“The Spirit of the Sovereign Lord is upon me, for the Lord has anointed me to bring good news to the poor. He has sent me to comfort the brokenhearted and to proclaim that captives will be released and prisoners will be freed.” Isaiah 61:1
I was in 4th grade. I was fortunate enough to sit directly behind the cutest guy in my class. I brought my journal to school that day. Unfortunately I had not yet learned how dangerous it was to bring private things into public places. As I sat there at my desk, staring at the back of his head, I took out my journal and began to write and doodle about how much I loved him and how I wished he would pass me that football folded note that says “will you go out with me? Please check yes or no.” Somewhere, completely lost in space and time, I tuned out our teacher, who was diligently trying to teach us math. Math, was not one of my favorite subjects. The only math I cared about in the moment was 1+1= 2. So it was from this glorious state of obliviousness, that I was awakened by my teacher who would march over to me, rip my journal off my desk, and read its contents to the entire class. It was not until much later, while in counseling over my tendency to sink into deep shame, that I shared that story and had someone tell me how deeply dehumanizing it was. I believe this was just one instance in my childhood that, added to many others, would build the case in my head for personal stupidity and incompetence. I have since learned that the enemy takes unfortunate situations and uses them to affirm false presuppositions, keeping us insecure and immobilized. When James speaks of the impact of a small object like the tongue, I am very aware. Bad words are powerful. They lead to bondage.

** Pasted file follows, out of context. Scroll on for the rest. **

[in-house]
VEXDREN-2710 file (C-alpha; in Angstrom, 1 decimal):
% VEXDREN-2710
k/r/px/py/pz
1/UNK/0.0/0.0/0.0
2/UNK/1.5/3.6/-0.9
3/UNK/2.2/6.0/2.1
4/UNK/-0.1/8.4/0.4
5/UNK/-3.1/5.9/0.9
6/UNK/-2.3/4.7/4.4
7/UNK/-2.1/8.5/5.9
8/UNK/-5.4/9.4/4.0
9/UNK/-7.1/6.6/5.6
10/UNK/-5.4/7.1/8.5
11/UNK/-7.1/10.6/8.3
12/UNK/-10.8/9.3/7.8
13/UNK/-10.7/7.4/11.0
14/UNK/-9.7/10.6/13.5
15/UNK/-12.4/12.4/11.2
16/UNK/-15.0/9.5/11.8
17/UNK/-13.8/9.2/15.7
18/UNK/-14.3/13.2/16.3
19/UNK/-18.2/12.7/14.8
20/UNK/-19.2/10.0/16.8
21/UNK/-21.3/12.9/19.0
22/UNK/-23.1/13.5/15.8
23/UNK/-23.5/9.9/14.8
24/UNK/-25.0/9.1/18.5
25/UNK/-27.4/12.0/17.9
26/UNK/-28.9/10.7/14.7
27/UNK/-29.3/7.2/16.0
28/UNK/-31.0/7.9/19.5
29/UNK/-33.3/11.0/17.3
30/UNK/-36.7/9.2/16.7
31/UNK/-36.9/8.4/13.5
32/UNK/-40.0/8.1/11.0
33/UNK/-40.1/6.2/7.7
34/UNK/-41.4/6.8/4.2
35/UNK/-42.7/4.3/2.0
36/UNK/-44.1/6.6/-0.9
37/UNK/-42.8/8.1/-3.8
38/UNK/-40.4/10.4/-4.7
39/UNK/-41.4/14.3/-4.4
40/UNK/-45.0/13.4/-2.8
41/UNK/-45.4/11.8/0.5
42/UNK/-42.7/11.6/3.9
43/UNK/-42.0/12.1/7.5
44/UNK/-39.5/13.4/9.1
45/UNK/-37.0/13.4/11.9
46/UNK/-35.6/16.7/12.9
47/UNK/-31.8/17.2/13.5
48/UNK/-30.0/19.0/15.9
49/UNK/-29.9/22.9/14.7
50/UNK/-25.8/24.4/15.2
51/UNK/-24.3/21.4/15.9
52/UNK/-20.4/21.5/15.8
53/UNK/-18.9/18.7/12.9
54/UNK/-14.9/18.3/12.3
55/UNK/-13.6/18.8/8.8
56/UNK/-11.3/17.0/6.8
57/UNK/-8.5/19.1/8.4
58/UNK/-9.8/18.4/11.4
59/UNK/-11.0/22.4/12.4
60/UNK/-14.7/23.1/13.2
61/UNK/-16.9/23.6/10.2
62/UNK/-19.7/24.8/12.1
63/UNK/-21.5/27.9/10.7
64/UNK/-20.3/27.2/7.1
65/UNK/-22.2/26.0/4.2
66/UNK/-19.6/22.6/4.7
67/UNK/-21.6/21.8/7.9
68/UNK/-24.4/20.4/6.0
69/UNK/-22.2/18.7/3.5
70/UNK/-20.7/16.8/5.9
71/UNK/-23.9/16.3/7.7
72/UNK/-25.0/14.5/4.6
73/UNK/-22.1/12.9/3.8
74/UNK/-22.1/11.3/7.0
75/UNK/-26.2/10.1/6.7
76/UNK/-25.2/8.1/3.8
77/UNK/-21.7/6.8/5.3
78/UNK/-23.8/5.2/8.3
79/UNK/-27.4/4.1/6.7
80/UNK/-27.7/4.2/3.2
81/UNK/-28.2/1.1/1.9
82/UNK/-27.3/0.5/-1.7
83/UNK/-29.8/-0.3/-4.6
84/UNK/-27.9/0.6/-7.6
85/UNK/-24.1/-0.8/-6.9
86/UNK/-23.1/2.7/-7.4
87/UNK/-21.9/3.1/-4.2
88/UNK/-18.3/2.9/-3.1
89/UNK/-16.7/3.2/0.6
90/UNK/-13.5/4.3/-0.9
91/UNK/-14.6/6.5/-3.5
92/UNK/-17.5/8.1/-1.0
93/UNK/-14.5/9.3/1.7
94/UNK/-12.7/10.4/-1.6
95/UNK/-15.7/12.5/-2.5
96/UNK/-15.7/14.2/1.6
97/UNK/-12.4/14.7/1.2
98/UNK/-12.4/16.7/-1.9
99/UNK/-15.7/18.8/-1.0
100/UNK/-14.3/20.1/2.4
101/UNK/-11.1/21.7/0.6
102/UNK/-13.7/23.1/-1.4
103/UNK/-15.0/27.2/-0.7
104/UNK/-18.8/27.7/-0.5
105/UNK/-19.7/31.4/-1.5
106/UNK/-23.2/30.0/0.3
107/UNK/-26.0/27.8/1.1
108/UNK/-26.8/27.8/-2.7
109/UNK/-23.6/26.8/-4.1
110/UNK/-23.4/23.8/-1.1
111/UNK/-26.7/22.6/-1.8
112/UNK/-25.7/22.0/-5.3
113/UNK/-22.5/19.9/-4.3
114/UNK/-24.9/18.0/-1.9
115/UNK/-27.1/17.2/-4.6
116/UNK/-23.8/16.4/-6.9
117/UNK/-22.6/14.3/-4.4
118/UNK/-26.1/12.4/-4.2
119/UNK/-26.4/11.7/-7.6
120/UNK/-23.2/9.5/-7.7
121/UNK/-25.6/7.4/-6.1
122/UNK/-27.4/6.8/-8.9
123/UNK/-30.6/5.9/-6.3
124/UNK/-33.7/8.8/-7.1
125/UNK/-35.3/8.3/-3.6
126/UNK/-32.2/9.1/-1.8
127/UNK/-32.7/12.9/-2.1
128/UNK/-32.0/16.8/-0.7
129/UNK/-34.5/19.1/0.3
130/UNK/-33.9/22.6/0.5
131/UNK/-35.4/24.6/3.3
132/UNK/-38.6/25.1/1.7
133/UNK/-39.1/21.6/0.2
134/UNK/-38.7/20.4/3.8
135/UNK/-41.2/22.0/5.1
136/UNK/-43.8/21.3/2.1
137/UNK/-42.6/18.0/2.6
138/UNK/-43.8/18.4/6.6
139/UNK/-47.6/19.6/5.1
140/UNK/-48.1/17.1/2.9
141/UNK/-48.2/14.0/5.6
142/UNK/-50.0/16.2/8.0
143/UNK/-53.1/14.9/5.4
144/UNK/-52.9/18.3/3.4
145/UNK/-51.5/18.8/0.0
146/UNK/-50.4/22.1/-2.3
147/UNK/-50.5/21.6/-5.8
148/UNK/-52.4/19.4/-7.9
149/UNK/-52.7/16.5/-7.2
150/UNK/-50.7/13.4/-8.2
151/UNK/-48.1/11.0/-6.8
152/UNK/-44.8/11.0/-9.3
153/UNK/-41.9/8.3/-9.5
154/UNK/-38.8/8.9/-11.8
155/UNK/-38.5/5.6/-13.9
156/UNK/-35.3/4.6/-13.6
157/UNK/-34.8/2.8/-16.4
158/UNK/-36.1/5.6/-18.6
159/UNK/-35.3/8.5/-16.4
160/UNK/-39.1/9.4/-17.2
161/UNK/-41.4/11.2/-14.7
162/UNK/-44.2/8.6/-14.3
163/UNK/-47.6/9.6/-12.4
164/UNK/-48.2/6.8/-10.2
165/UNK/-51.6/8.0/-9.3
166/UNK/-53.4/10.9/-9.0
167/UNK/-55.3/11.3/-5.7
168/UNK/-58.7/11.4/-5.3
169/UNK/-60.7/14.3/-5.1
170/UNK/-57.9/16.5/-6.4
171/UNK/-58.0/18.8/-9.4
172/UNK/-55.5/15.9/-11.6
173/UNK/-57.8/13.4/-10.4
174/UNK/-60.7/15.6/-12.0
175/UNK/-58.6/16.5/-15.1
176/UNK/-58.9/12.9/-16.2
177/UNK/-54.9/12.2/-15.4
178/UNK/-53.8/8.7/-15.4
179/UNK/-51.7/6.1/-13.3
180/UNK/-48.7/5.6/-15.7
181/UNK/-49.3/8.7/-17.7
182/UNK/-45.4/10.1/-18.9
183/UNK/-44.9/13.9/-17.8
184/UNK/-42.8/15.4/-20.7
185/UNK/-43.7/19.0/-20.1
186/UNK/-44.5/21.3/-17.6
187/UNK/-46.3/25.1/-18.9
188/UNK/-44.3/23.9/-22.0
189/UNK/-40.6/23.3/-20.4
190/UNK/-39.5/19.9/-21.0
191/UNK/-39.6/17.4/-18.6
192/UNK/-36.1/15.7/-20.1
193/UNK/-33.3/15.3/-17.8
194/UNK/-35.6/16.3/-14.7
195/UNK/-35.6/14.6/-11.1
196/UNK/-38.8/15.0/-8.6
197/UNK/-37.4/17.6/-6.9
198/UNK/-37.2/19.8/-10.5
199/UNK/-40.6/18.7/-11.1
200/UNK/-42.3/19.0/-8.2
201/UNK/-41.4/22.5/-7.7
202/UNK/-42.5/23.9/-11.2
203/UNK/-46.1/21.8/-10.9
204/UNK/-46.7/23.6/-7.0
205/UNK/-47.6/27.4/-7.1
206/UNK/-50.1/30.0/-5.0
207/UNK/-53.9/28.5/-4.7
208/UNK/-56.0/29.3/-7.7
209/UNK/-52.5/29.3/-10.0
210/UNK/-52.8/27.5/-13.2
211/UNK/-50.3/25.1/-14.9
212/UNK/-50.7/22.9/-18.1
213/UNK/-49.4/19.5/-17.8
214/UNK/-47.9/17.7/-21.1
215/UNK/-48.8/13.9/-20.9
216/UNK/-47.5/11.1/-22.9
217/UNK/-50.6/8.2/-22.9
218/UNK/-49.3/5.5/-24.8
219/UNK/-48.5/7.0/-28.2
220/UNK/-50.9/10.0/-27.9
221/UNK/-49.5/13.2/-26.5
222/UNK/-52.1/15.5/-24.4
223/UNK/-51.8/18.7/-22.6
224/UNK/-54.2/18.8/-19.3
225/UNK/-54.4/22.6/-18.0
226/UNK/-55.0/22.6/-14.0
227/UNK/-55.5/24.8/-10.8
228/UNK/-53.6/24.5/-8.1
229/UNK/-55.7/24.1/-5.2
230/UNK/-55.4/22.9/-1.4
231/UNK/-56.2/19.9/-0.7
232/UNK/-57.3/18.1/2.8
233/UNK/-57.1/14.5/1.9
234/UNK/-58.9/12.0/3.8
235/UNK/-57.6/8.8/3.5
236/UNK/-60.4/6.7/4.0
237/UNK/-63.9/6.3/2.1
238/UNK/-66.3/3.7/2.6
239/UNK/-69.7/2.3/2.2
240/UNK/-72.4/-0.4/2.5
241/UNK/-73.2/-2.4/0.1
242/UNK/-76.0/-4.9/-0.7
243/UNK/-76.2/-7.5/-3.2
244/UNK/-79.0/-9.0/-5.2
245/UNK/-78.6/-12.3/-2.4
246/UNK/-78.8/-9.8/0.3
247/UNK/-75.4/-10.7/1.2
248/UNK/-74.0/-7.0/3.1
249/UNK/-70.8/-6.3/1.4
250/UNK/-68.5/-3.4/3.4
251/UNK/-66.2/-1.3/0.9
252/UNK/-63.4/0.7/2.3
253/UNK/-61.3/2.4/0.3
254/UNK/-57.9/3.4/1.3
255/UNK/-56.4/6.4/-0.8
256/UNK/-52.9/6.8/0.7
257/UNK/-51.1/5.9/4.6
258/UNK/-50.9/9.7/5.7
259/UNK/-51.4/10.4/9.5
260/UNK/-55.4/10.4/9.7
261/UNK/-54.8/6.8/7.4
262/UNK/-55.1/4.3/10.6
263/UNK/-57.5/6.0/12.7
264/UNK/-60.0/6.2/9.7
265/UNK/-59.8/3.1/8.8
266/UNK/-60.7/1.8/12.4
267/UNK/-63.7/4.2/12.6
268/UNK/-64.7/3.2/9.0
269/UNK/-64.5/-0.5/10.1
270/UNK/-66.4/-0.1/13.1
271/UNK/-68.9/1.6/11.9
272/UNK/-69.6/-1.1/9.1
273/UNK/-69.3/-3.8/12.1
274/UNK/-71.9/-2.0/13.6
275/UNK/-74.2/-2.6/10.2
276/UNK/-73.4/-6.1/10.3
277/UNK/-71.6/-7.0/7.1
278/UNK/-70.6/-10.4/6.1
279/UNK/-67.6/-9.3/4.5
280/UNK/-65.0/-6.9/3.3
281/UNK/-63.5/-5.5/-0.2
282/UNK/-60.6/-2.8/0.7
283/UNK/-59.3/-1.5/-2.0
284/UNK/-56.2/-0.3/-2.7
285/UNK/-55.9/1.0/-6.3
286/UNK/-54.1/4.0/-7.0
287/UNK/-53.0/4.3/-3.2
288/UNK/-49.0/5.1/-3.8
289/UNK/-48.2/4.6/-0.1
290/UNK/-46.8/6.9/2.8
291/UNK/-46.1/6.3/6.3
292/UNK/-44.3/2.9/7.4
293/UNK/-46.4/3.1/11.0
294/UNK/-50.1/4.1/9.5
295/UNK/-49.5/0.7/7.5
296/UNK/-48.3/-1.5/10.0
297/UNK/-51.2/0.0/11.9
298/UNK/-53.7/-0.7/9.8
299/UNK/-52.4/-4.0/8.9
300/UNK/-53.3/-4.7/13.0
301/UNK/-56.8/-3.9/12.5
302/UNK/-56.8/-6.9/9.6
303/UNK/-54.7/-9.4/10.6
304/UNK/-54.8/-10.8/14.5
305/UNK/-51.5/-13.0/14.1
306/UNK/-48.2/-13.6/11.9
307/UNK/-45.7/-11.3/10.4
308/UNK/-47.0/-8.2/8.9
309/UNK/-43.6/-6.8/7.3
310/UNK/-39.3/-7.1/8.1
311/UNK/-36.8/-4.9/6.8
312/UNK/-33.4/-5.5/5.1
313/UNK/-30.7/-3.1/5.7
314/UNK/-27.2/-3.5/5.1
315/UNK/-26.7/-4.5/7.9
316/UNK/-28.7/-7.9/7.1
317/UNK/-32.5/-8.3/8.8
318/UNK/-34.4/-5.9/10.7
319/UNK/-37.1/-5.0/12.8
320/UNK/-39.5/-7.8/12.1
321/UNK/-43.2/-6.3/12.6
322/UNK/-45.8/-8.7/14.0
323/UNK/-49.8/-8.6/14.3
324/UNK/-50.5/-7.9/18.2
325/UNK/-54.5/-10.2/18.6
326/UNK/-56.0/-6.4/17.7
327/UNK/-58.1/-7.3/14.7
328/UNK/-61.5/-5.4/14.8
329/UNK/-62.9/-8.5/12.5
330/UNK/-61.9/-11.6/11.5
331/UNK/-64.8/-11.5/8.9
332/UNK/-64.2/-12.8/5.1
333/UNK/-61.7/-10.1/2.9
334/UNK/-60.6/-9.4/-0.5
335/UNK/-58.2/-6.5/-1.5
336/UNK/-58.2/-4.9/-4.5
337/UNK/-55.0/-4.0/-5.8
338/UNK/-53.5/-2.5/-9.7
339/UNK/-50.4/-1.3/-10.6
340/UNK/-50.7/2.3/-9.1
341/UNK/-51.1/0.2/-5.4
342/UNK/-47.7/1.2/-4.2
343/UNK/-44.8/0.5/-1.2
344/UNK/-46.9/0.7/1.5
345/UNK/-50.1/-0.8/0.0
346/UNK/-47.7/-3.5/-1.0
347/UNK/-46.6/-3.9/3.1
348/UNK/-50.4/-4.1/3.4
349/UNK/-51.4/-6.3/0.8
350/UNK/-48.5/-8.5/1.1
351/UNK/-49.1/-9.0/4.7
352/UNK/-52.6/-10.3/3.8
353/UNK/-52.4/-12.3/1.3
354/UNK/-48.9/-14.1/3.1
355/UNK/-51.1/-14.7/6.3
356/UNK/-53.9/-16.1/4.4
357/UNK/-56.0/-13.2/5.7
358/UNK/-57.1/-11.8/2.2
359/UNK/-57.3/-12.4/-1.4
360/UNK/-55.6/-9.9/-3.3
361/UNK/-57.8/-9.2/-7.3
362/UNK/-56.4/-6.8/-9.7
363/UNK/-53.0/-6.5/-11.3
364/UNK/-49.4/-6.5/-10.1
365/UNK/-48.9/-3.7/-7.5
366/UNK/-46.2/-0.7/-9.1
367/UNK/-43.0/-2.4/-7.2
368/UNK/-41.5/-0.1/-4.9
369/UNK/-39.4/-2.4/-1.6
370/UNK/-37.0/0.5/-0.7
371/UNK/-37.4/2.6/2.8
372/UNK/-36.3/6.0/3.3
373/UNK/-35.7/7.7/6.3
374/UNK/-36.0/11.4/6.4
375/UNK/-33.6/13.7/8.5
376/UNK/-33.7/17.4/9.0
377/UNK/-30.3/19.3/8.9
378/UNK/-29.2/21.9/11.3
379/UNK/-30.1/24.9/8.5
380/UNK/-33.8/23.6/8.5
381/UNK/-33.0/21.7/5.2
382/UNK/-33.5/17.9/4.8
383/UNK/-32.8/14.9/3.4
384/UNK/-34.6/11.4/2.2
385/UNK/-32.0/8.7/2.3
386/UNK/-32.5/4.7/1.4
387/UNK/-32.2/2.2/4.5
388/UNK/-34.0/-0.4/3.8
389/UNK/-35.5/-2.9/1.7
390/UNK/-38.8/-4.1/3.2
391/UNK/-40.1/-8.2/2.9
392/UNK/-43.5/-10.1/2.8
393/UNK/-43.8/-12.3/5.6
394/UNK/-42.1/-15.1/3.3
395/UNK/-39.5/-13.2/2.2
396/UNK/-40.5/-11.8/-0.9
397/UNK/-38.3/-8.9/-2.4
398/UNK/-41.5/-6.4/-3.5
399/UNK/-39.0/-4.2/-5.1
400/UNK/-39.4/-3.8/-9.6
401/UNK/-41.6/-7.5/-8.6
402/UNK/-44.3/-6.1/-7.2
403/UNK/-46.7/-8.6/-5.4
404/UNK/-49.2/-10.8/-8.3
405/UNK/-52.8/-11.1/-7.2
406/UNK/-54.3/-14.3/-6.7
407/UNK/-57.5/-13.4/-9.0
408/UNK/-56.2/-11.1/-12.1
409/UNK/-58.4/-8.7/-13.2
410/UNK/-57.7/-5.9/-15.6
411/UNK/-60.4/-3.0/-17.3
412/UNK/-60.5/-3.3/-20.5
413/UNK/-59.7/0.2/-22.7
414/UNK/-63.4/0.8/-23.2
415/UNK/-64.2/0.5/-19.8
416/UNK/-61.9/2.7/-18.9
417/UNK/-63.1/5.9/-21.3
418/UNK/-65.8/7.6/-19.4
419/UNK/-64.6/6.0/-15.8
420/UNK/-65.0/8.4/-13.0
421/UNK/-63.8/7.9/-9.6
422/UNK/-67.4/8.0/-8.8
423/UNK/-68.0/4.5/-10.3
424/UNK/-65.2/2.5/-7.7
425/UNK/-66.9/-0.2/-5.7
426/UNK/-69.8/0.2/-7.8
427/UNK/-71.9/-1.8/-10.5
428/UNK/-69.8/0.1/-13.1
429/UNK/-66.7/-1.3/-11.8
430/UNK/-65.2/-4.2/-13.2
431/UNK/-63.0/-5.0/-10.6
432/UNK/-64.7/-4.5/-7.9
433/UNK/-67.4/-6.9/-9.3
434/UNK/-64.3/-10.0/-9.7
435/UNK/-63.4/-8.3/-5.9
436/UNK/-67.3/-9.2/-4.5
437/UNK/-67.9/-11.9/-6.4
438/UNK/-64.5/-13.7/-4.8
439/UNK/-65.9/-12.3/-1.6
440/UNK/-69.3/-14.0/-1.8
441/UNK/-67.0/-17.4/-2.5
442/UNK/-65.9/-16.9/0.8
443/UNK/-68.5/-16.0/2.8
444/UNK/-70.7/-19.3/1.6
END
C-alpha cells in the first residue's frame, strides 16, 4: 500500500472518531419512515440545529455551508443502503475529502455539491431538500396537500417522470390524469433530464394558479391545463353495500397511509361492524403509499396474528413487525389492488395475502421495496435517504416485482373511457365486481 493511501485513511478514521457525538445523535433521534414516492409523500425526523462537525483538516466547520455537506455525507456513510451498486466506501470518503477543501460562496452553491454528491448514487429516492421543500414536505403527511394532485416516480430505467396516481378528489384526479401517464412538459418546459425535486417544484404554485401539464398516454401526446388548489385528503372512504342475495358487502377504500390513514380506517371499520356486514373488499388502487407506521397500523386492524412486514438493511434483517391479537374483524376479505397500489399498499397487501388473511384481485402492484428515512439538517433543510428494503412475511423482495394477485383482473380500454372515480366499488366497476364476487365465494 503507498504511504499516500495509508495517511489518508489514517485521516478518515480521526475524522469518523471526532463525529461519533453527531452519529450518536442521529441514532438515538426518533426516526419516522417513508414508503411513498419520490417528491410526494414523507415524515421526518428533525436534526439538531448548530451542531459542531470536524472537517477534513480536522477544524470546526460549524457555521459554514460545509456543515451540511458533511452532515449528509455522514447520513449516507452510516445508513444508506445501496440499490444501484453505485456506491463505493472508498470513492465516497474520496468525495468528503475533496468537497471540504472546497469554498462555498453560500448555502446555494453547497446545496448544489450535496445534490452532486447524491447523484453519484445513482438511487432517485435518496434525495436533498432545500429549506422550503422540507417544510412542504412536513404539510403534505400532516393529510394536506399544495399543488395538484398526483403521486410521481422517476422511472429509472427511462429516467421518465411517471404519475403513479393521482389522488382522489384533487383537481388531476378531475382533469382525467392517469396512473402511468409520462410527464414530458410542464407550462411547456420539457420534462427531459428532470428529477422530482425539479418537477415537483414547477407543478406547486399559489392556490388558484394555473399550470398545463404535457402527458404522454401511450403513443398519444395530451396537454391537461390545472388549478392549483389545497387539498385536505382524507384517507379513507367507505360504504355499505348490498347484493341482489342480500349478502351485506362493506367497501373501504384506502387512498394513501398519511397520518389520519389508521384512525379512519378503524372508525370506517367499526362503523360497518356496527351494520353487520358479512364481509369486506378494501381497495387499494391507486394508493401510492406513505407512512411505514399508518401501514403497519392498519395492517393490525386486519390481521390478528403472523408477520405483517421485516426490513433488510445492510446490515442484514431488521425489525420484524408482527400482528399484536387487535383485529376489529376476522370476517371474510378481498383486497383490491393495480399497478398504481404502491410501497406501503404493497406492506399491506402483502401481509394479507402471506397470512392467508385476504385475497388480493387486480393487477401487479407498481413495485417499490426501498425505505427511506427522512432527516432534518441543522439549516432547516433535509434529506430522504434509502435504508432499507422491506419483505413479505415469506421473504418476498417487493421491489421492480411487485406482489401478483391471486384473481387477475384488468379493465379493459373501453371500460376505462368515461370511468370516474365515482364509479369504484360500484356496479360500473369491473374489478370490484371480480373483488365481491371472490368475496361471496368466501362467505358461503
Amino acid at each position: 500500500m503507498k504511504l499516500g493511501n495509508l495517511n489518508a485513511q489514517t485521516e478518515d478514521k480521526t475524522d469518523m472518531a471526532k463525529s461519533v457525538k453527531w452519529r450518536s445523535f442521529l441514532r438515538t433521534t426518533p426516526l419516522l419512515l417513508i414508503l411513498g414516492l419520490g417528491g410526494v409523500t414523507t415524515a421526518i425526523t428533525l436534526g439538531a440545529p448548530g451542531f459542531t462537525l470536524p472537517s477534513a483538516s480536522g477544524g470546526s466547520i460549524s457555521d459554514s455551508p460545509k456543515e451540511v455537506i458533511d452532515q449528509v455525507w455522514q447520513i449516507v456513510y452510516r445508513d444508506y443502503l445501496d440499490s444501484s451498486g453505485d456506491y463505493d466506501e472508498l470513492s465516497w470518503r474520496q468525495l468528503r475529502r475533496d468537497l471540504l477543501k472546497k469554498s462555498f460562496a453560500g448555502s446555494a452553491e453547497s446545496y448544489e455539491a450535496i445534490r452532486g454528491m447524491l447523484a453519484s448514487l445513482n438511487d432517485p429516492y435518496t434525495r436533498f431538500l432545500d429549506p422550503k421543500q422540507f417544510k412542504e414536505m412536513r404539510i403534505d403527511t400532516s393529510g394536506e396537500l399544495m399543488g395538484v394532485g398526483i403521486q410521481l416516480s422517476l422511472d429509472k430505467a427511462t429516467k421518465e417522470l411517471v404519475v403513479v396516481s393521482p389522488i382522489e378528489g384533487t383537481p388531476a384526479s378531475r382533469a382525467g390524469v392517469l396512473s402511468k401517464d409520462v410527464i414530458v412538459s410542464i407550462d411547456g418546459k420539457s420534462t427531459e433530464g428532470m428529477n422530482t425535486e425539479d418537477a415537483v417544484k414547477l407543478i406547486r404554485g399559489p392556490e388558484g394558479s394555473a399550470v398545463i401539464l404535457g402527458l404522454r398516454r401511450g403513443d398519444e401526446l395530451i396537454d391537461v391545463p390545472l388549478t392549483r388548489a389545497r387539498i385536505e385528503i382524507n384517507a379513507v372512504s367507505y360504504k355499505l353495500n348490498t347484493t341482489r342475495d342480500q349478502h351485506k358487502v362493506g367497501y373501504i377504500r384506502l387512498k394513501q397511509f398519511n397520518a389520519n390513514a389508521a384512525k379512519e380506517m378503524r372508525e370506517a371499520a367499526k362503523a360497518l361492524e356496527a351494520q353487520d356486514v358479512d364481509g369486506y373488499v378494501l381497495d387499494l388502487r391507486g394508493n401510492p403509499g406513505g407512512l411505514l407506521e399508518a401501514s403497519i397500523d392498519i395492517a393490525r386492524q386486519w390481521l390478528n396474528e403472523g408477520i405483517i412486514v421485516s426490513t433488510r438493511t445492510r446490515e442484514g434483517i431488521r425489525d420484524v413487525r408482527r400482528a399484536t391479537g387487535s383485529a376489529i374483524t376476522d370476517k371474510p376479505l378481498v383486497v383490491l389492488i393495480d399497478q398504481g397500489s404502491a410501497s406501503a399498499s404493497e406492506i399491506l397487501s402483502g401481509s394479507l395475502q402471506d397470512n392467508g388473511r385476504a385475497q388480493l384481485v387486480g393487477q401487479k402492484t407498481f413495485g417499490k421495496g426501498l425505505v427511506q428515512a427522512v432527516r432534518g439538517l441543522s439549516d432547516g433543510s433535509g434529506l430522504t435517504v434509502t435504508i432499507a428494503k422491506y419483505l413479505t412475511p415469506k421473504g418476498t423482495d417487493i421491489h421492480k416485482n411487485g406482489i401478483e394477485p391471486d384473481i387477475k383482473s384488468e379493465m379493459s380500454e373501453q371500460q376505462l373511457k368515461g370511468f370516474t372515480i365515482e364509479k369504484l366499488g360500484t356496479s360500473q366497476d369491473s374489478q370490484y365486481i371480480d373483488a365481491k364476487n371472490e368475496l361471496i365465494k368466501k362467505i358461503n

However, there are also those whose words God has used to unearth rotten ideas planted deep in my heart. I had a professor in college who challenged me to take a class I had no business taking. It was neuroscience. I was not a science major, far from it. I barley passed any science in high school. But he took an interest in my mind. He challenged my view of myself based on my past experiences. He motivated me to get out of my comfort zone, and dare to fail. I have a strict rule against trying anything at which I don’t believe I will succeed. So I took this class, one of the hardest of my life, and I passed. I don’t think I even came close to comprehending the majority of the information, but what I did learn was the courage to act on the good things others see in me. Good words are powerful. They lead to life.
There are years worth of poignant words in my head, said in such a place and time that it completely changed or affirmed the trajectory of my life. I’ve had a number of teachers who have spoken to me like I was the smallest person in the room, pointed out weaknesses in front of judgmental peers, and by their attitudes and actions affirmed some of my deepest fears. I have also had many to love me like I was their own child, speak life, light, and truth into my heart and mind. They encouraged, affirmed and empowered me in my gifts, radically changing the way in which I viewed myself, others, and God.
Many of you have stories like mine. This is why it is imperative if you have been given the gift of teaching, that you use it by the power of His Spirit. It is important that you teach with your lives and your words, the truth of God’s love, forgiveness and grace. The world is full of self-proclaimed teachers who use their power and authority to rip tender souls apart. May you be willing to allow God to use you, to bandage the broken hearted and speak truth where there are lies. If not you, then who?